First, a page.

The neurologist came into my hospital room at three a.m. – by now my leg wasn’t speaking to me at all, by now my toes on my left foot that were like small mute appendages attached to a sleeping foot, a sleeping calf, a sleeping knee.
I had come to have a tumor removed from my kidney, and now I couldn’t feel my left leg from the knee down.
This stalk of a middle-aged leg that had run the Kauai marathon with my daughter, could not feel the squeeze of the compression machine. My knees that tilted toward each other, always whispering secrets, were silent.
The right knee knocked on the door of the left.
And now the neurologist – the Cat Stevens look alike (not the young version responsible for a whole generation losing their virginity) – he reached into his lab pocket for an instrument to confirm what I already knew.
After poking and knocking on the door of my leg he told me the surgical team probably had forgotten to rotate my legs in the surgery. My too thin frame had been stacked for eight hours. He said it was not likely I would get the feeling back.
A sound rose from a place so deep inside me I didn’t even know it existed, like the deepest part of the ocean, the Hadal habitat where shriveled, blind snailfish barely survive, and it rose from that place, breaking through the surface of me and I screamed.
Get the FUCK OUT OF MY ROOM.
The next day a social worker arrived with stiff gray hair, a glass of milk and a chocolate chip cookie. She leaned forward – Do you live in a one story or two story? Are you single? Did you need to drive to And It took me about six questions to realize she was informed I would not walk again.
Alice, I said. Take your cookie and glass of fucking milk and get out of my room.
My name’s not Alice, she said.
My left leg had ears, why didn’t anyone understand that? Alone in my room, I began pounding on my leg with tight fists – for fuck sake leg, wake up.
That’s when my dead grandmother appeared. She still looked like George Washington. For thirty years dragged her left leg behind her after her stroke. Standing next to her was my grandfather who died before I was born – in a wheelchair with one leg missing from diabetes, his pajama pants folded under what remained of his left leg.
They were looking at me sternly. And both of them said in unison –
I called a friend and asked her to bring me a walker –and she delivered it an hour later and I swear to God it arrived like a golden chariot. I lifted my body up and leaned into the cold metal, my light blue hospital gown with tiny stars on it. The whole universe of me got up.
I began dragging and pulling my unresponsive left leg with the walker around the nursing station, using my arm strength and hopping with my right leg. It took forty minutes to circle back to my room, my grandmother on my left side of me, my grandfather on my right.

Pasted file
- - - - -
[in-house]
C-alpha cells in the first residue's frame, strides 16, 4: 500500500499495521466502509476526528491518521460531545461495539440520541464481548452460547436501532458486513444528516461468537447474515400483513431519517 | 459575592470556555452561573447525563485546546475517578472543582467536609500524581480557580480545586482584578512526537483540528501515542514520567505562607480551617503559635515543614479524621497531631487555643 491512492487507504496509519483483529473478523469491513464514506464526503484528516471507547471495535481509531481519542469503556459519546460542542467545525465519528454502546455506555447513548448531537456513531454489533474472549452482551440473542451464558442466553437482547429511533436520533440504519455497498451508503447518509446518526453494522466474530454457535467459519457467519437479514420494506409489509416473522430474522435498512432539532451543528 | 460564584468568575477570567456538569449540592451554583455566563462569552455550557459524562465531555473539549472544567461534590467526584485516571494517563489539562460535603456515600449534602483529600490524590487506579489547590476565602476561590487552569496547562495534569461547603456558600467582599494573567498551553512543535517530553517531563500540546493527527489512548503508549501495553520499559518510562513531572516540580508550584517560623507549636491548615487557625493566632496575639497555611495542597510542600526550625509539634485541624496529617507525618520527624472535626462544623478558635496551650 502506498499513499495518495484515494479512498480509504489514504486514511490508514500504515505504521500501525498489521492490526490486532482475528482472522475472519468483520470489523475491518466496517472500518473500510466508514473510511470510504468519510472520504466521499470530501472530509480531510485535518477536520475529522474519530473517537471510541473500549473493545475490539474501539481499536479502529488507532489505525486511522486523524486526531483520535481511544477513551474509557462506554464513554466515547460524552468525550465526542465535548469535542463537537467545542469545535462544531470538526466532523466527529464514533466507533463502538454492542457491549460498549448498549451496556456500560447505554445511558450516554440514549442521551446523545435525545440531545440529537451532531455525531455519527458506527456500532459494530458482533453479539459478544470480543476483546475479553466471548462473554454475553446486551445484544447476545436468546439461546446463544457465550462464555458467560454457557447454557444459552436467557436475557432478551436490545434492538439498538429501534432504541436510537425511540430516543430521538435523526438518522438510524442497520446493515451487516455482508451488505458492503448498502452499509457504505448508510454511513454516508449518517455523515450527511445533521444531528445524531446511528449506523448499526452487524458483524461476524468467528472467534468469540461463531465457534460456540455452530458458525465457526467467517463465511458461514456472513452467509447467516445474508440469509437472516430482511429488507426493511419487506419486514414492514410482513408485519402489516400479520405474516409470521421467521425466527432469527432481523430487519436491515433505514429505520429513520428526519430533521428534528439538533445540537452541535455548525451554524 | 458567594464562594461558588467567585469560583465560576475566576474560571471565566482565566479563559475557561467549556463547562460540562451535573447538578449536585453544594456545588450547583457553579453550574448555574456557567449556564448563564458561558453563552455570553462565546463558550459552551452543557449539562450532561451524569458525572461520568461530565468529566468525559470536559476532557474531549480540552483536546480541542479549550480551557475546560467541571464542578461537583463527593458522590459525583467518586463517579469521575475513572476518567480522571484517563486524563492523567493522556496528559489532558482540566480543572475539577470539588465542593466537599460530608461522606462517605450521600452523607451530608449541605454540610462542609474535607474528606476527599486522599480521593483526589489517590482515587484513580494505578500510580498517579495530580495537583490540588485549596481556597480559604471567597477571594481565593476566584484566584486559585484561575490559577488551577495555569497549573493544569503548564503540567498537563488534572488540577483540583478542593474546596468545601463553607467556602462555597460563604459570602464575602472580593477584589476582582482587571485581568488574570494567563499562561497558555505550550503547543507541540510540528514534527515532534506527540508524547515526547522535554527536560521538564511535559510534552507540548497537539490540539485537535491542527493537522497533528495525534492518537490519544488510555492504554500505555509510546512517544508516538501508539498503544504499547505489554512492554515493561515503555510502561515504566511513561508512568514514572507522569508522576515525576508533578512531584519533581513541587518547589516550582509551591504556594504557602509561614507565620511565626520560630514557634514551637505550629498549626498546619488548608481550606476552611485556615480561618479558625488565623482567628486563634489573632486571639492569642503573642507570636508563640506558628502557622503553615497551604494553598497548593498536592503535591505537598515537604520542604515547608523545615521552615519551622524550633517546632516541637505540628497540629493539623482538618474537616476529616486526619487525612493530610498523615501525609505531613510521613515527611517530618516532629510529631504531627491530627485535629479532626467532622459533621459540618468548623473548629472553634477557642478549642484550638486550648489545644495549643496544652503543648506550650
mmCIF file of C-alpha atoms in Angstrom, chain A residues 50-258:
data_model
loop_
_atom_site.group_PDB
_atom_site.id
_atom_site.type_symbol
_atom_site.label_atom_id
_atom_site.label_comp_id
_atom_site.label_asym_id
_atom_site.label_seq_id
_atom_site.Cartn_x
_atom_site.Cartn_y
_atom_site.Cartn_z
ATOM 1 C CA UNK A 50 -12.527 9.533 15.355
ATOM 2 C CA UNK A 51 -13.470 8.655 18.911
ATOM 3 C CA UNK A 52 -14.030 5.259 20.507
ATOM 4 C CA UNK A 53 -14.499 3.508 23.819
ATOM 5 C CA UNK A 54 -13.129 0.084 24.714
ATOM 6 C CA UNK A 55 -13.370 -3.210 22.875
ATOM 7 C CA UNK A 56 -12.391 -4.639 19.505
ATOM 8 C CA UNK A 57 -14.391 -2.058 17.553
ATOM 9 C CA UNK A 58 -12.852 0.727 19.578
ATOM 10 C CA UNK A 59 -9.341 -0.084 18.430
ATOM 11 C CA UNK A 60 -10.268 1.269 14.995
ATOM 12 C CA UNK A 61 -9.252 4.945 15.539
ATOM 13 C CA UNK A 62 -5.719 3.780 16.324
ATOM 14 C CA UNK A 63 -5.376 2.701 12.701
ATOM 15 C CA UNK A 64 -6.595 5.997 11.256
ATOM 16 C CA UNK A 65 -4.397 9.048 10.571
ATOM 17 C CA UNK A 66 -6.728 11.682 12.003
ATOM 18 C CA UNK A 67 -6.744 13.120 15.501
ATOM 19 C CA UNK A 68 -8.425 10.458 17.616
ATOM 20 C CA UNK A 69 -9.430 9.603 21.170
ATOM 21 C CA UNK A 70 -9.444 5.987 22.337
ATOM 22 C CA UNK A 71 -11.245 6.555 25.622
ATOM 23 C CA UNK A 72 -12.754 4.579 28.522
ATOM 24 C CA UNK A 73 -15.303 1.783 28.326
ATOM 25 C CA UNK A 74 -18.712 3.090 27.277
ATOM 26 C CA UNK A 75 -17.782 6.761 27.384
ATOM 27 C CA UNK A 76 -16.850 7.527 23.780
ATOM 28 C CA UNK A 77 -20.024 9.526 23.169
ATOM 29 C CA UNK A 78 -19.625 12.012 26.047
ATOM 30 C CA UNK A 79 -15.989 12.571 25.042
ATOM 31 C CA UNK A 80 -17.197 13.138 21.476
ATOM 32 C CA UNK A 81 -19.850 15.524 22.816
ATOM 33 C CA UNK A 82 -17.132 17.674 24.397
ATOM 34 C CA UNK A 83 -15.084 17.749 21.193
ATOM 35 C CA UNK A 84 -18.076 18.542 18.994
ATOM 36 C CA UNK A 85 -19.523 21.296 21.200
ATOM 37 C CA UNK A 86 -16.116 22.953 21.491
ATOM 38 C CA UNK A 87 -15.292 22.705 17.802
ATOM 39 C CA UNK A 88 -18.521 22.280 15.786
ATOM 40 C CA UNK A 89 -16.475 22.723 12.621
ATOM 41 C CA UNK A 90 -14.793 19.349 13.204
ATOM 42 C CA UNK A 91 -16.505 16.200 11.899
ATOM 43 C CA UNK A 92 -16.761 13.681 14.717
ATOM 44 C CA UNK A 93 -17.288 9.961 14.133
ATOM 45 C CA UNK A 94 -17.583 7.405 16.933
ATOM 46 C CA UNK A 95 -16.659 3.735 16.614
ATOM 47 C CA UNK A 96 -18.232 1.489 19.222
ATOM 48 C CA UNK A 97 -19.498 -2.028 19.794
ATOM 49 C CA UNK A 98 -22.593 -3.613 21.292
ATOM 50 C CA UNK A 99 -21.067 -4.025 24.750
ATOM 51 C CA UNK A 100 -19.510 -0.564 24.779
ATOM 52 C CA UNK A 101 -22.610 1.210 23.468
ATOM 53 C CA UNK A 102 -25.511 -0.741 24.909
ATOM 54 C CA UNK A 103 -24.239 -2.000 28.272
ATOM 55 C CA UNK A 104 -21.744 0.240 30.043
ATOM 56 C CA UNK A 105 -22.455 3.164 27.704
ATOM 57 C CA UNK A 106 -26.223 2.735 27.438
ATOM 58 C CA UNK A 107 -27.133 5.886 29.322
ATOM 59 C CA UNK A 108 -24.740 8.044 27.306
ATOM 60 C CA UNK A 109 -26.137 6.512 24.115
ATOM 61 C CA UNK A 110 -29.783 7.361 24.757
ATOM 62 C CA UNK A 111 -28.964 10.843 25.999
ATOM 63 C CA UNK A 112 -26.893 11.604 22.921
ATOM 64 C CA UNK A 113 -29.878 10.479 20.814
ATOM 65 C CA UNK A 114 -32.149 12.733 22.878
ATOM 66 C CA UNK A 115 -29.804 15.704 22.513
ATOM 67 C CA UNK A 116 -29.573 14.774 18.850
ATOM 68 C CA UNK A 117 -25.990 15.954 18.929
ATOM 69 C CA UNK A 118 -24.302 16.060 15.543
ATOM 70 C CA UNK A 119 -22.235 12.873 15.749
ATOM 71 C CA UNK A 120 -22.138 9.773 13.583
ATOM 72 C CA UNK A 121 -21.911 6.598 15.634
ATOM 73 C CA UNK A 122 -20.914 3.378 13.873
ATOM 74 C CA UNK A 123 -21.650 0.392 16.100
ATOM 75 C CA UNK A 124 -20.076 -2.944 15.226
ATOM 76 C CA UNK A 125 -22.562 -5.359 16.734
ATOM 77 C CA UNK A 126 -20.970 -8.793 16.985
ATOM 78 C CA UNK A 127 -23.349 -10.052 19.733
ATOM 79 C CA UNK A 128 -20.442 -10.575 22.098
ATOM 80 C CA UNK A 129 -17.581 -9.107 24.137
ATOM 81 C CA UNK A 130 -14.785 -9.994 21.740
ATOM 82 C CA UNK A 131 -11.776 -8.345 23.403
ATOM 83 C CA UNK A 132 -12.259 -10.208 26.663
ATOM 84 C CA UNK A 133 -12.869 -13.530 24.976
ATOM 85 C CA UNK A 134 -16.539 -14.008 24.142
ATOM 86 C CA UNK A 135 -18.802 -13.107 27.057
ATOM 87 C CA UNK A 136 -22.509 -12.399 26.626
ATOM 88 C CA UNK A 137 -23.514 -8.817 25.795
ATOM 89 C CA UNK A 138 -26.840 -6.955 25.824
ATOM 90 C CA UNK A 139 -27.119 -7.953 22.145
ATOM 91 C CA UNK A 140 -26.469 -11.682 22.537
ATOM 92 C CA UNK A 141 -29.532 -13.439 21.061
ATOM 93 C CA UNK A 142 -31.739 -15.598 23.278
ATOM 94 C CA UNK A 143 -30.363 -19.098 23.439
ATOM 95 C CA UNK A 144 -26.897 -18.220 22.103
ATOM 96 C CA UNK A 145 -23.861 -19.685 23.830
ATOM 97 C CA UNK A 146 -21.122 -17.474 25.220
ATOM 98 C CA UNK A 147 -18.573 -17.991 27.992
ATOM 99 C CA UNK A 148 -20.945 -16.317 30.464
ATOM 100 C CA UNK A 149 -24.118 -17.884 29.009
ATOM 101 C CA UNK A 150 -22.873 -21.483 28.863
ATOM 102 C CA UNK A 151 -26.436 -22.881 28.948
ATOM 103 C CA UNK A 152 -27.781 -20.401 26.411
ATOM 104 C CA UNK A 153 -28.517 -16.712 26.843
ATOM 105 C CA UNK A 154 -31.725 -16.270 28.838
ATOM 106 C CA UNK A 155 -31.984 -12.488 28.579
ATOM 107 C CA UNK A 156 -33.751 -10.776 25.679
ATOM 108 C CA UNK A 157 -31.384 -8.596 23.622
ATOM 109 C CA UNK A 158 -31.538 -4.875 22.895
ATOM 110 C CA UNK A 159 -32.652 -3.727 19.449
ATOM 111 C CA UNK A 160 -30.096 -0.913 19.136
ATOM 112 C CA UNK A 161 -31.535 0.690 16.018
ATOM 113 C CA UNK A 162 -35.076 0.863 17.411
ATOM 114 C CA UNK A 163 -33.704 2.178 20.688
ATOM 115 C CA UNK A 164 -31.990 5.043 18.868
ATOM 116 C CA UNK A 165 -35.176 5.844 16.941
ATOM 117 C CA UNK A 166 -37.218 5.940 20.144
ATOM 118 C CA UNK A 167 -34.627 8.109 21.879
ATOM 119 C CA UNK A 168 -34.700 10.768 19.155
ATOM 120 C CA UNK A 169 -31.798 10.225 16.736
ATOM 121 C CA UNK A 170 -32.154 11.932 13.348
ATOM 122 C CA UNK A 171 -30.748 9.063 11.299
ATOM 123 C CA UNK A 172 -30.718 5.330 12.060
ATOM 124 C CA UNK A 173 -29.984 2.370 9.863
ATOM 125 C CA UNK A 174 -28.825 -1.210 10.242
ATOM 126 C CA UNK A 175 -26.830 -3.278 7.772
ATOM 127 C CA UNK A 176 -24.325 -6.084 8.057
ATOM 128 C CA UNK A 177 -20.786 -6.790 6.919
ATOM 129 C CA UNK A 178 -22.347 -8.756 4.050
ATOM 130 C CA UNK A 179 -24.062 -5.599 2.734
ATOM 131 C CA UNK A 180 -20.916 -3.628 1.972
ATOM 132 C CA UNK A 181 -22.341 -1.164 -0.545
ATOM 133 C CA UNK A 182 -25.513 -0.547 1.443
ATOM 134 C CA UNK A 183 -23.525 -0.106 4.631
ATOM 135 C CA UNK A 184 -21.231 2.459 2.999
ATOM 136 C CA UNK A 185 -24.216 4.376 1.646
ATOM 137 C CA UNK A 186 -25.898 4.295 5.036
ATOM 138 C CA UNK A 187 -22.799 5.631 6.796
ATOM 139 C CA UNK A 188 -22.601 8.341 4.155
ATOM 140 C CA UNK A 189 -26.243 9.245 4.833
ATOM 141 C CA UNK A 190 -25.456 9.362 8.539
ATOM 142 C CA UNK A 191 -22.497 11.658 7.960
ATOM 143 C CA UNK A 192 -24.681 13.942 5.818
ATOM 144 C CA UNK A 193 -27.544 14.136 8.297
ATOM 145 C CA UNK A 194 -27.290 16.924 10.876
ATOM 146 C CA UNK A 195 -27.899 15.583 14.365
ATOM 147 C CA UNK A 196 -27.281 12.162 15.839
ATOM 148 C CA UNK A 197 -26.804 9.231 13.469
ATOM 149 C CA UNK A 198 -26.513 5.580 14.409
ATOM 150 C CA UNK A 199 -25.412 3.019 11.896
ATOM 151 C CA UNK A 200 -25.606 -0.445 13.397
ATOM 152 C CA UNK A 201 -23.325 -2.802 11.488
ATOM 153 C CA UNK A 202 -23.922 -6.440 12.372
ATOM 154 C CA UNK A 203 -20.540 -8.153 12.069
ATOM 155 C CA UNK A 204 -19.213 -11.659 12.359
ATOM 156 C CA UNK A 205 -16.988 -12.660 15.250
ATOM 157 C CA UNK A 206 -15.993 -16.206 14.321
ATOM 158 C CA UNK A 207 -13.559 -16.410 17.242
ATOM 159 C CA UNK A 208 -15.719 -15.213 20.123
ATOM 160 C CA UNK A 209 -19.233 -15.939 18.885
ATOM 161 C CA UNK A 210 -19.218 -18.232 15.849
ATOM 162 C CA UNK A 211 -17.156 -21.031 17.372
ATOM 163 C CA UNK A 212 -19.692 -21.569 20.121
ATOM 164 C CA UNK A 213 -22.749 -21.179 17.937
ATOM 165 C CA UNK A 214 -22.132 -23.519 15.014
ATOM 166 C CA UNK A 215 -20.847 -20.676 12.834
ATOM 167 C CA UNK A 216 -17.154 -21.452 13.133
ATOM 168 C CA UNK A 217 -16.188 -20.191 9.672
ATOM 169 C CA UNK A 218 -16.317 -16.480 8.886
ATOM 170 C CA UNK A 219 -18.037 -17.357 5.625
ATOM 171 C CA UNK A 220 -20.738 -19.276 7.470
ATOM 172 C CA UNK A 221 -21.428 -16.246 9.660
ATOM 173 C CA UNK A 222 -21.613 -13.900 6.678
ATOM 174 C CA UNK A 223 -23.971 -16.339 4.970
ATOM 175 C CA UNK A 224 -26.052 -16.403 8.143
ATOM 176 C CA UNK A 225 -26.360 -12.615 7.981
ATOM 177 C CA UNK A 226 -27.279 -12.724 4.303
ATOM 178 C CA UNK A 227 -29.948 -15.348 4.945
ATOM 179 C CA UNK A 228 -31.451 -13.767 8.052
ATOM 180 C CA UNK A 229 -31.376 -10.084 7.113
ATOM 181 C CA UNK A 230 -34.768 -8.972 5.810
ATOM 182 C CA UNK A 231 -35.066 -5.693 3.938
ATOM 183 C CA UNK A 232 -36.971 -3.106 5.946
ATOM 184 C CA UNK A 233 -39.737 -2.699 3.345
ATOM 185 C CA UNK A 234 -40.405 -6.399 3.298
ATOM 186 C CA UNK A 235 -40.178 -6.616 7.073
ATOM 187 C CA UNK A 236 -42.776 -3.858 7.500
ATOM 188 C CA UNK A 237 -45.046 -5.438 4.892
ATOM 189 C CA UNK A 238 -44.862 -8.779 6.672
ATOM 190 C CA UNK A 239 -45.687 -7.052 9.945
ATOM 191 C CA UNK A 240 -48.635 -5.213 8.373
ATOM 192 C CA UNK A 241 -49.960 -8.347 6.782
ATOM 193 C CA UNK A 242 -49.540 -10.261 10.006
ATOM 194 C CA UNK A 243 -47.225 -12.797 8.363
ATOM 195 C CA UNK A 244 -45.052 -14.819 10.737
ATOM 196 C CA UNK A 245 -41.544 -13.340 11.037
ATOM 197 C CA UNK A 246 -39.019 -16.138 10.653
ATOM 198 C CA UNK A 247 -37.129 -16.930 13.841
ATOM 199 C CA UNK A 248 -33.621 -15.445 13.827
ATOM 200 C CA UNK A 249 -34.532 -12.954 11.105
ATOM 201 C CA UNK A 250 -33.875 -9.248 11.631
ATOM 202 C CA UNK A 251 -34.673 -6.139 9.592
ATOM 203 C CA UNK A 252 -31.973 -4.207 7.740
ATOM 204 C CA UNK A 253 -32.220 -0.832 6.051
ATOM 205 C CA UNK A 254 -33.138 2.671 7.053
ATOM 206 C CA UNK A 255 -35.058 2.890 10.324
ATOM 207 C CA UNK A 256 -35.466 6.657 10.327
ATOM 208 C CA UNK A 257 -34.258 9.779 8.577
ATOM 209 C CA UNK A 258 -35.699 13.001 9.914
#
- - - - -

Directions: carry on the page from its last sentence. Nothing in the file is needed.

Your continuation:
And as I passed open doors, the cancer patients with eyes like dark caves watched me.
Don’t look at them, my grandfather said. Look straight ahead, he said.
When I returned to my room I fell back into bed exhausted. I fell into a deep, dreamless sleep. When I woke, I was alone in the room, just the faint smell of peppermint, a scent that lined the inside of my grandmother’s purse.
And I felt tiny bugs began dancing on the skin of my left leg. My toes yawned, my left knee whispered to my right knee.
I’m telling you this story because all of your body has ears, every organ is listening deeply to what doctors tell you – and also your body is listening to what you tell yourself.
It never occurred to me then that the fate of generations before me might be passed onto me. By the time physical therapy showed up – two days later, I didn’t need therapy. I walked into my new life, leaving the story of my sleeping leg behind.
I came to understand this was not my story. I no longer had to carry the weight of my grandparents forward – they had come to show me how. Aren’t we all carrying something from generations ago? Not just the physical, but also the emotional, and sometimes when we unpack that heavy generational luggage, the contents take us by surprise.
I’m not saying it’s easy. I’m not saying we don’t often have to find a new way to live with something and then another new way to live with something else. Physical and emotional challenges are hard.
You have my permission to kick anyone out of your room or out of your life who isn’t giving you hope. Because hope is a Kale salad with avocado, the trade winds cooling your hot summer skin. Or as poet Emily Dickinson wrote “Hope is the thing with feathers that perches in the soul and sings the tune without the words and never stops at all.”
I never saw my grandparents again.